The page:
Feeds

Aircraft boneyard gets tagged

RFID, but not as you know it

Choosing a cloud hosting partner with confidence

The US Air Force is adopting RFID tagging to track tools and aeroplane parts around the aircraft storage and maintenance area at Davis-Monthan Air Force Base in Arizona, but with a site of 110 million square feet traditional tags won't give you much of a location.

RFID is normally used for ranges around 10cm, which would make the technology impractical on a site of this size. But by combining RFID, GPS and Wi-Fi, Redwood-based Aeroscout reckons it can track any component or tool down to within few meters - providing real-time tracking and a central database showing where everything is.

As the RFID Journal reports, Aeroscout won't be tracking every hammer and spanner. The tags being used are about 12cm x 7cm and 3.5cm thick, but they incorporate a GPS receiver as well as Wi-Fi and RFID identification and a motion sensor. The premise is that if a tag can see at least three of the 42 Wi-Fi access points already deployed around the site then it will triangulate its position using those, otherwise it will check the GPS and report its position and RFID identifier. What's more, it will only do so after being moved, saving a good deal of battery life.

GPS might seem to be the only necessary solution, but with parts of the site indoors and the odd aircraft wing getting in the way there's a fair chance of not getting a satellite fix.

With 4,400 aircraft at the site there are lots of wings under which equipment can be left and lots of time wasted looking for this equipment. When the system goes live in January only 1000 of the most frequently lost and valuable items will be tagged, but plans are already underway to expand that number and get everything tagged. After all, there's nothing more embarrassing than losing a B-52 or similar. ®

Secure remote control for conventional and virtual desktops

More from The Register

next story
Bono apologises for iTunes album dump
Megalomania, generosity and FEAR of irrelevance drove group to Apple deal
Facebook, Apple: LADIES! Why not FREEZE your EGGS? It's on the company!
No biological clockwatching when you work in Silicon Valley
Doctor Who's Flatline: Cool monsters, yes, but utterly limp subplots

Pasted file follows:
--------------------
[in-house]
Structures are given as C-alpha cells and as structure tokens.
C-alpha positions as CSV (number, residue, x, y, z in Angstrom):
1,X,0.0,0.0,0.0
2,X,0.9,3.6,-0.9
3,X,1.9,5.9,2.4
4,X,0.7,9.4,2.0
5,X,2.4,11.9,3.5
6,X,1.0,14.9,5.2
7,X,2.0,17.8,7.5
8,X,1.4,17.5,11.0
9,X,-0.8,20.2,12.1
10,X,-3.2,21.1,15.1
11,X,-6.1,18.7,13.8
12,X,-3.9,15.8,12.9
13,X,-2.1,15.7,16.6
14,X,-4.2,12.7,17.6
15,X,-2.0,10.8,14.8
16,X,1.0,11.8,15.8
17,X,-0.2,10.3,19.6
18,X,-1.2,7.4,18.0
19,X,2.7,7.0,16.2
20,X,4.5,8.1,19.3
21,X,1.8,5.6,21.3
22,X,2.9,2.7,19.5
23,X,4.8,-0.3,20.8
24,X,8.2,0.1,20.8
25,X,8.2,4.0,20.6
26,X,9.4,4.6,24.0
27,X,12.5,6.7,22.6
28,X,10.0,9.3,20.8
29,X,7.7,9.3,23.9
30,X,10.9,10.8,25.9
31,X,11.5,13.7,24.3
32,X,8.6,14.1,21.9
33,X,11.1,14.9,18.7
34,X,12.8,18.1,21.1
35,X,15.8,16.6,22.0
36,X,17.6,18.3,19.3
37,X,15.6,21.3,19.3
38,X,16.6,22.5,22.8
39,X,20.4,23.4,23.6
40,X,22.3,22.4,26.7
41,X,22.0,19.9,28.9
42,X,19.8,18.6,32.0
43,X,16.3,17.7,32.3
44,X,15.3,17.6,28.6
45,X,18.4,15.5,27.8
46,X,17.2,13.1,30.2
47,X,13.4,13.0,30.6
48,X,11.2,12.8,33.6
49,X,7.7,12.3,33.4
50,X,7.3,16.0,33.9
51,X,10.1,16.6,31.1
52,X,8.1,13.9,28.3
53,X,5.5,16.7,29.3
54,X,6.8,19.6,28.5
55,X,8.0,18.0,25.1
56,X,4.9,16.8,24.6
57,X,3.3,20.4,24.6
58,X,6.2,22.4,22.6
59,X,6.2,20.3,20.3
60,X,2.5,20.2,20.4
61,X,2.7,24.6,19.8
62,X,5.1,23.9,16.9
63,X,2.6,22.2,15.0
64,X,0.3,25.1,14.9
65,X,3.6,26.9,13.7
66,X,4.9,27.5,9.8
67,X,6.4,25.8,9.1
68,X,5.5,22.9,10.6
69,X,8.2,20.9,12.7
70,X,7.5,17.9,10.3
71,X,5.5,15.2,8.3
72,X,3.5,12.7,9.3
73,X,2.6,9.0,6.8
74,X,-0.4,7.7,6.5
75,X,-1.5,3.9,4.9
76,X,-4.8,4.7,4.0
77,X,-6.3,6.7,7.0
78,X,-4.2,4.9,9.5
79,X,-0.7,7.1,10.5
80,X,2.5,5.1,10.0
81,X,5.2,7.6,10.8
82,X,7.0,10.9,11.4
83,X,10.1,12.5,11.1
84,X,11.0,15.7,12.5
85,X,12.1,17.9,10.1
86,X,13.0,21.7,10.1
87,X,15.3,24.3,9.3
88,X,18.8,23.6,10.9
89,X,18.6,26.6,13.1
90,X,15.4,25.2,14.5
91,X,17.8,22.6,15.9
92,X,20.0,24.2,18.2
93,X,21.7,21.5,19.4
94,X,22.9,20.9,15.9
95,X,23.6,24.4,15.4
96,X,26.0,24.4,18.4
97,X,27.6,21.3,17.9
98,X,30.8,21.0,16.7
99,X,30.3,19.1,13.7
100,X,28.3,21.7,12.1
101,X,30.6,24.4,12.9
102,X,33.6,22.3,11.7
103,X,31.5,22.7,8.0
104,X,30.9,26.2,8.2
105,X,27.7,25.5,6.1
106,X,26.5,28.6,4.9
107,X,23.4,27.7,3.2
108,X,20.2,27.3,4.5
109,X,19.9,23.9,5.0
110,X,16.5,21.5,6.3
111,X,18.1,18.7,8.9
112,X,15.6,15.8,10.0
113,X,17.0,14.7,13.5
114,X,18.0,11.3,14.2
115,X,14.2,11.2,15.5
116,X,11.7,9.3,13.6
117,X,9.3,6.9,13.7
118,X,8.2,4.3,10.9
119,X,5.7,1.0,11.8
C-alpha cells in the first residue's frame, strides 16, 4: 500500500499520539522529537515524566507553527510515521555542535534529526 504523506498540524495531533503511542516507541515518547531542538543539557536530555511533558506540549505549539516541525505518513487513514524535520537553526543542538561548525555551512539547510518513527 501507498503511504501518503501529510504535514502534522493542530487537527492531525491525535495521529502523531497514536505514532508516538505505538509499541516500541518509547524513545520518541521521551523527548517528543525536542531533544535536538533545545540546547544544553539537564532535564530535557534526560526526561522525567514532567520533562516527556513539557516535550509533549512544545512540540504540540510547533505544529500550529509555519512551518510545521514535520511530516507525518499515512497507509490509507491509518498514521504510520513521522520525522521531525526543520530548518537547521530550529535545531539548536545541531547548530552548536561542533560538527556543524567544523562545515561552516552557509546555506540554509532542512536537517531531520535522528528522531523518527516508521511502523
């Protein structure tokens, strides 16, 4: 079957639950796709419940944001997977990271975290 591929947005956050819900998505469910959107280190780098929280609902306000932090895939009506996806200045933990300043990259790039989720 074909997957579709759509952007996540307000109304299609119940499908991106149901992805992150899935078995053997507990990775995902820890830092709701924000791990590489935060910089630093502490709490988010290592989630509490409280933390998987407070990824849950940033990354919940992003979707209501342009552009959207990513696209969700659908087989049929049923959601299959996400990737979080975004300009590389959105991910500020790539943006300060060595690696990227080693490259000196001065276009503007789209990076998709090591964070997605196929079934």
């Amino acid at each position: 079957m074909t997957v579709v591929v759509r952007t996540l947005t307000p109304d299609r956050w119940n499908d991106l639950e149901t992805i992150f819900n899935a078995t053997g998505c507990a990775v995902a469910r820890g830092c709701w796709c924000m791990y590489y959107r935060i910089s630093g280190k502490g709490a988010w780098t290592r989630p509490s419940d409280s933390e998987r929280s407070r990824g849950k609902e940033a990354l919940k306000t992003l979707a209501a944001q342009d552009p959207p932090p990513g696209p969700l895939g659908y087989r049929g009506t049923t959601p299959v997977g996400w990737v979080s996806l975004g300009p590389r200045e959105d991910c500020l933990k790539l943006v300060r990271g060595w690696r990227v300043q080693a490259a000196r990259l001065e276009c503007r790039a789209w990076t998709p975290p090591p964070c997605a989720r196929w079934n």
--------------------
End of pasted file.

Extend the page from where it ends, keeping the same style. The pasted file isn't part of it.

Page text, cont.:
We know what the Doctor does, stop going on about it already
Happiness economics is bollocks. Oh, UK.gov just adopted it? Er ...
Opportunity doesn't knock; it costs us instead
'Cowardly, venomous trolls' threatened with TWO-YEAR sentences for menacing posts
UK government: 'Taking a stand against a baying cyber-mob'
Arab States make play for greater government control of the internet
Nerds told to get lost in last-minute power grab bid at UN meeting
Zippy one-liners, broken promises: Doctor Who on the Orient Express
Series finally hits stride, but Clara's U-turn is baffling
Don't bother telling people if you lose their data, say Euro bods
You read that right – with the proviso that it's encrypted
prev story

Whitepapers

Forging a new future with identity relationship management
Learn about ForgeRock's next generation IRM platform and how it is designed to empower CEOS's and enterprises to engage with consumers.
Win a year’s supply of chocolate
There is no techie angle to this competition so we're not going to pretend there is, but everyone loves chocolate so who cares.
Why cloud backup?
Combining the latest advancements in disk-based backup with secure, integrated, cloud technologies offer organizations fast and assured recovery of their critical enterprise data.
High Performance for All
While HPC is not new, it has traditionally been seen as a specialist area – is it now geared up to meet more mainstream requirements?
Saudi Petroleum chooses Tegile storage solution
A storage solution that addresses company growth and performance for business-critical applications of caseware archive and search along with other key operational systems.